The difference between mental health vs mental illness
Mental health refers to our emotional, psychological and social well-being and it influences how we think, feel and behave. Mental health is about being functional, adaptable and generally well, with the ability to thrive.
Mental illness is the opposite, and comprises conditions which negatively affect our mental health to the point that we are dysfunctional, maladaptive and frequently in distress.
Prof Alvin warns, “Do not ignore signs of distress, poor functioning, lack of pleasure or extreme anxiety, especially if they last for weeks as this usually indicates a problem. Left alone, things may worsen and lead to clinical depression or anxiety. There’s no health without mental health. Get that into your vocabulary and let’s break the stigma surrounding it. Consult a professional and find out how to get better.”
The next step
After ensuring that your own mental health is good, it’s time to look into your child’s mental health. Compared to adults, children are more vulnerable to fear and worry. The danger lies in the fact that most of the signs and symptoms are subtle.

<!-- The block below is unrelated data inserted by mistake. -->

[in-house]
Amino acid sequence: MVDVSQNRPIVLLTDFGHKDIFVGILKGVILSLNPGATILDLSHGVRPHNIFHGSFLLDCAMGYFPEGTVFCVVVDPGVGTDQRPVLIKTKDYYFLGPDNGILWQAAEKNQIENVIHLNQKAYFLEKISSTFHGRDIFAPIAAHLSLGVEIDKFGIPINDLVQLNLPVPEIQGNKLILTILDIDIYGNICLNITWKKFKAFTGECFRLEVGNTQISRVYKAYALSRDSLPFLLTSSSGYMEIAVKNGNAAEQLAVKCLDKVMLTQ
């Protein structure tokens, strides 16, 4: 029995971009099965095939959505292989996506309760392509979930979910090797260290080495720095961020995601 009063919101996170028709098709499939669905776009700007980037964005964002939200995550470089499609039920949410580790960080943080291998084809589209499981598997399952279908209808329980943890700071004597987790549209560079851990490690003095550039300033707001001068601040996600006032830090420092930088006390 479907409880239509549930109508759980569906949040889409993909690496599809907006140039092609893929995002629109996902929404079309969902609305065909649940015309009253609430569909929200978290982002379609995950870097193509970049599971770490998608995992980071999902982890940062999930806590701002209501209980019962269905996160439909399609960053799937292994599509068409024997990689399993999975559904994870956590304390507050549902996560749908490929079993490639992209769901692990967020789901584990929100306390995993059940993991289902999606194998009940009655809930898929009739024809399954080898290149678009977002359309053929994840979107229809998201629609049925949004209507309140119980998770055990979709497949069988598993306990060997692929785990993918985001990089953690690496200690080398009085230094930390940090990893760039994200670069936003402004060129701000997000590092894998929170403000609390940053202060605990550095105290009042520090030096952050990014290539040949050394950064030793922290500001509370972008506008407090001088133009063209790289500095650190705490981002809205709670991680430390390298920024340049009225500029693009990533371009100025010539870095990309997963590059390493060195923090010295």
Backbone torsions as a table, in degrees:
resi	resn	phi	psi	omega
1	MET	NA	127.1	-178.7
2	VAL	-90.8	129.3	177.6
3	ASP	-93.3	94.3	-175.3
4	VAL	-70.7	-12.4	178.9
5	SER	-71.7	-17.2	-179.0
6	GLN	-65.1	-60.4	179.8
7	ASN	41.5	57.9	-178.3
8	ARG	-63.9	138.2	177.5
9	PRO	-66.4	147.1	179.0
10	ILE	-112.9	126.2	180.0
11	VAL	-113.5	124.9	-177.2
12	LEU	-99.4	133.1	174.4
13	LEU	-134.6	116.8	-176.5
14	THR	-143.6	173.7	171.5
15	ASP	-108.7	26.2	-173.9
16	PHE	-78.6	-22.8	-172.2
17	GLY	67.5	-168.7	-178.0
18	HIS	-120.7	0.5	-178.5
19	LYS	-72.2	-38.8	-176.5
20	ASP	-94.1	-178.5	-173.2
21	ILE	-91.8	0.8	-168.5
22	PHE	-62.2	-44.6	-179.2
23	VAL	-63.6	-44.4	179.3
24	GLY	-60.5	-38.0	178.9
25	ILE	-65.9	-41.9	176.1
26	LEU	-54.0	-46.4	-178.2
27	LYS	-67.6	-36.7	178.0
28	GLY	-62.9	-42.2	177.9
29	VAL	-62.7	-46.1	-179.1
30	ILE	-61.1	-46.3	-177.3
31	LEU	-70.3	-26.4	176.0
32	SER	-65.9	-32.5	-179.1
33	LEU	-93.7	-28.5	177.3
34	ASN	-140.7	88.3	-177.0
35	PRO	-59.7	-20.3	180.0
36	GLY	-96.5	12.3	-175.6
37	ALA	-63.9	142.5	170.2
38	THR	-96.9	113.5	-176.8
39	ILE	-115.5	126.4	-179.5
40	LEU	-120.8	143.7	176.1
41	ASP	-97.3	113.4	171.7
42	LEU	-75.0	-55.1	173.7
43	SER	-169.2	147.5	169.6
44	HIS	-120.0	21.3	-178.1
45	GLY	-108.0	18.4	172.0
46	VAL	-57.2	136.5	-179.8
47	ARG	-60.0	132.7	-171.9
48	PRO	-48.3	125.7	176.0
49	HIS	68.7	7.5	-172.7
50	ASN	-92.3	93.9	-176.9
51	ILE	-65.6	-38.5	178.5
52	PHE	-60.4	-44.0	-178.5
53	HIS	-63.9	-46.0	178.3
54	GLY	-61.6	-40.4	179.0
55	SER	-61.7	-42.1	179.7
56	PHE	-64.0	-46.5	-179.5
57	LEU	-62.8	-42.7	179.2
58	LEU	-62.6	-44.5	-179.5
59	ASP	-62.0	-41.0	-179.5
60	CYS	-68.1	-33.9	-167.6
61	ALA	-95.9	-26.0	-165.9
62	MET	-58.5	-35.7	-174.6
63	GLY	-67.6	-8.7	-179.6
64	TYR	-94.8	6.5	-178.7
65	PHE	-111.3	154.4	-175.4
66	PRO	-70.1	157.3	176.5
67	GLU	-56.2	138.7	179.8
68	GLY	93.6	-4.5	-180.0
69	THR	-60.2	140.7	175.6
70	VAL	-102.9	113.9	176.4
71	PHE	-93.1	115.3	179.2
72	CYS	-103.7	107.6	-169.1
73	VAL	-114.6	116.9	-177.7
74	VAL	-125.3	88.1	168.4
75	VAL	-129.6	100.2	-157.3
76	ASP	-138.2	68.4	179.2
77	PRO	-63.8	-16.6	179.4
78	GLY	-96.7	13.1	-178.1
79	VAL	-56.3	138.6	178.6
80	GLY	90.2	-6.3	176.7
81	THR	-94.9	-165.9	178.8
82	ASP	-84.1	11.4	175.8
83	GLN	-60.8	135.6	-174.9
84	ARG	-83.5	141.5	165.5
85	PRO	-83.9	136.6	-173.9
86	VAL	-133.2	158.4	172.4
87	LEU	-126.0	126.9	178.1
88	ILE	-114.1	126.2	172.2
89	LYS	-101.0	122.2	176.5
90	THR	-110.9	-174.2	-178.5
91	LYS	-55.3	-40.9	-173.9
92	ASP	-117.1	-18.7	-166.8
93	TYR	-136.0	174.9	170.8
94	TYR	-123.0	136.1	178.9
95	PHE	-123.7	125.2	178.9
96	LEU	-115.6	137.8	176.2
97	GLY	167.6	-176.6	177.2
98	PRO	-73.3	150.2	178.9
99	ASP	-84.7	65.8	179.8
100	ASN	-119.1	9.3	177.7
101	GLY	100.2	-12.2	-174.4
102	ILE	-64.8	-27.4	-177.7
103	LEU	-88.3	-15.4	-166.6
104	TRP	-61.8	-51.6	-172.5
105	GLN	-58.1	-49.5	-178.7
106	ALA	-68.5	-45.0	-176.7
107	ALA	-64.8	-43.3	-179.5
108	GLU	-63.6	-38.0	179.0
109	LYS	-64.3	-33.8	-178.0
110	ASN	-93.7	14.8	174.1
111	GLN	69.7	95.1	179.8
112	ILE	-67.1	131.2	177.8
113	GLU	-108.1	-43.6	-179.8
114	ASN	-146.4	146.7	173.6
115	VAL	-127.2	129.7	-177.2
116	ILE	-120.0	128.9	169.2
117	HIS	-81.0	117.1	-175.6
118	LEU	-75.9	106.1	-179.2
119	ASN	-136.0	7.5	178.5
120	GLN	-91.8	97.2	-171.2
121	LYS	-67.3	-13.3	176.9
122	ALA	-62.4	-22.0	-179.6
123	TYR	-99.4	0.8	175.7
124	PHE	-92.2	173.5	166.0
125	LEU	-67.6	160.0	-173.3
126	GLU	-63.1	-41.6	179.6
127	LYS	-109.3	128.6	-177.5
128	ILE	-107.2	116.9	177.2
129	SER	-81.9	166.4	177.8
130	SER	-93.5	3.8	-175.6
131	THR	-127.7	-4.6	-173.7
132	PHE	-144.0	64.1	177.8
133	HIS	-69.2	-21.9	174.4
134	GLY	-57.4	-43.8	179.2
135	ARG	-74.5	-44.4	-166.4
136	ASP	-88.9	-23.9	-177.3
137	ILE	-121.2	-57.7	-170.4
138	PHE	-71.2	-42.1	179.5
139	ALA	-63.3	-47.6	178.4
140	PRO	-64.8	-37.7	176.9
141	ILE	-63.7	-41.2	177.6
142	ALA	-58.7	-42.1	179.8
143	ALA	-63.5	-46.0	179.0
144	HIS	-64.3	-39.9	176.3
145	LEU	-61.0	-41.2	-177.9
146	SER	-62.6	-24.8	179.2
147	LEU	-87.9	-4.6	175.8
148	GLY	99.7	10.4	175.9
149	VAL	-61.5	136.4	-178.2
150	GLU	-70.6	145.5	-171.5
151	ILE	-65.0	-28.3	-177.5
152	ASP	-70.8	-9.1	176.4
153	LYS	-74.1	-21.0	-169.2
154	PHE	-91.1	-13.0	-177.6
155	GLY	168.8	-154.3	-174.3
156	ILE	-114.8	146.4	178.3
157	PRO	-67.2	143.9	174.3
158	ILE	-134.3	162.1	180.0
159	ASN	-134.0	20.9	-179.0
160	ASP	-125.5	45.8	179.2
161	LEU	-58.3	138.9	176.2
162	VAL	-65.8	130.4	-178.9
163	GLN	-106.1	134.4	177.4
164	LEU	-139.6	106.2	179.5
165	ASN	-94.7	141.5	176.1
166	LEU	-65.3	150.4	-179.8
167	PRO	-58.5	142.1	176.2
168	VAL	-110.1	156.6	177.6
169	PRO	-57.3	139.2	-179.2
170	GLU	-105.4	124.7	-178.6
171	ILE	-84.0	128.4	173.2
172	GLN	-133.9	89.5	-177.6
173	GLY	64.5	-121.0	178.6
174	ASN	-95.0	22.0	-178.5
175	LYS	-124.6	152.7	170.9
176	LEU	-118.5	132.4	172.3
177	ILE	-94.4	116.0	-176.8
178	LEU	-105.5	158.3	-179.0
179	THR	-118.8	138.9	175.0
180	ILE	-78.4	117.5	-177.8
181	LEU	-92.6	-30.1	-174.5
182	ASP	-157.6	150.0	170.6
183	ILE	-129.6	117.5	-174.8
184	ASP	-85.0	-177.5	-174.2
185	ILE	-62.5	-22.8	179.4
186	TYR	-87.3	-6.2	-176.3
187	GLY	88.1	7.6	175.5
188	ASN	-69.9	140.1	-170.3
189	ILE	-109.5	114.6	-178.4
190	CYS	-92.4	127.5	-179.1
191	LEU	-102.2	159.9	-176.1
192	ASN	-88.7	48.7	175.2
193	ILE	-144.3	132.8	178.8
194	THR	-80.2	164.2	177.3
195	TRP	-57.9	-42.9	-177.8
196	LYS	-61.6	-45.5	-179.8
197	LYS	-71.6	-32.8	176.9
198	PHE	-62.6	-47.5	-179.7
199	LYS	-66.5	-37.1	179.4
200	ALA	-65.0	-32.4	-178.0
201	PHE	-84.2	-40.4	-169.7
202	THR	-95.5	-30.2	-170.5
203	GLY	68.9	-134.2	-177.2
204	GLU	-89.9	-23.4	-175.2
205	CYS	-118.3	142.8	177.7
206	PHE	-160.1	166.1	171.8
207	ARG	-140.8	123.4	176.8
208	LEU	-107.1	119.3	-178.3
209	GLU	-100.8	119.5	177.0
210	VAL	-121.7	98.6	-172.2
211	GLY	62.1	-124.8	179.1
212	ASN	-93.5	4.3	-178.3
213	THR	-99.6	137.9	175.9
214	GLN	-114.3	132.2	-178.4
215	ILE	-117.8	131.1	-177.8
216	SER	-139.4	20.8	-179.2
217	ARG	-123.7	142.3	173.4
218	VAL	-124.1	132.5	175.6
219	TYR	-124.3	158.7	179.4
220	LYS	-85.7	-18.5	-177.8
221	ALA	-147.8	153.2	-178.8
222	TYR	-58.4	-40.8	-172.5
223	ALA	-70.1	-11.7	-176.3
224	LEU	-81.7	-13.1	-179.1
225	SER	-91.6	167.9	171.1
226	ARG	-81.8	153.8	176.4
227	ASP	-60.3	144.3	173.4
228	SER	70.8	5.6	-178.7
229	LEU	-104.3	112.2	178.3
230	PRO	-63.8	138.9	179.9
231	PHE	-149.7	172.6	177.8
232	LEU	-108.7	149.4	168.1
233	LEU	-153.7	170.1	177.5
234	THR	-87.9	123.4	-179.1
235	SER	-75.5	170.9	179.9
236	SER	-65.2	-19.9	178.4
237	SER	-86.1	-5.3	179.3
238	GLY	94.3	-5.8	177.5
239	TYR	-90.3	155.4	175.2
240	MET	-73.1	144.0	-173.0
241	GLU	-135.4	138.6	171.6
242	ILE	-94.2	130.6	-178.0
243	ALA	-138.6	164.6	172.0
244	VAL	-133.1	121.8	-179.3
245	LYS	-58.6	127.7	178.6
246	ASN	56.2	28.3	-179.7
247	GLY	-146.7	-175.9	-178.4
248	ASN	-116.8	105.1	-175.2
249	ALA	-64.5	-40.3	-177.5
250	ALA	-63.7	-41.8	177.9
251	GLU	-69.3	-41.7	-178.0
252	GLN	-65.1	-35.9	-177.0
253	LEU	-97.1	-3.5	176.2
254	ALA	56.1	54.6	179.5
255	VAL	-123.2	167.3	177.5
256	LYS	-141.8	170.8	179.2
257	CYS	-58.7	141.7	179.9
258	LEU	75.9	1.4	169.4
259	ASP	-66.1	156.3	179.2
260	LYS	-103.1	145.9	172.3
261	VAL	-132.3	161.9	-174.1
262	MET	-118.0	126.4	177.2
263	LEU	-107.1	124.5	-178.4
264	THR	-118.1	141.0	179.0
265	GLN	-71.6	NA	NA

Dr Rajini Sarvananthan reminds us, “Some aspects of parenting are important, and they include having a positive parent-child relationship, accepting your child for who he is, being involved in his life, encouraging positive social development among peers and other age groups, and also taking care of his physical health. While important, these are just the basics, so you have to do more.”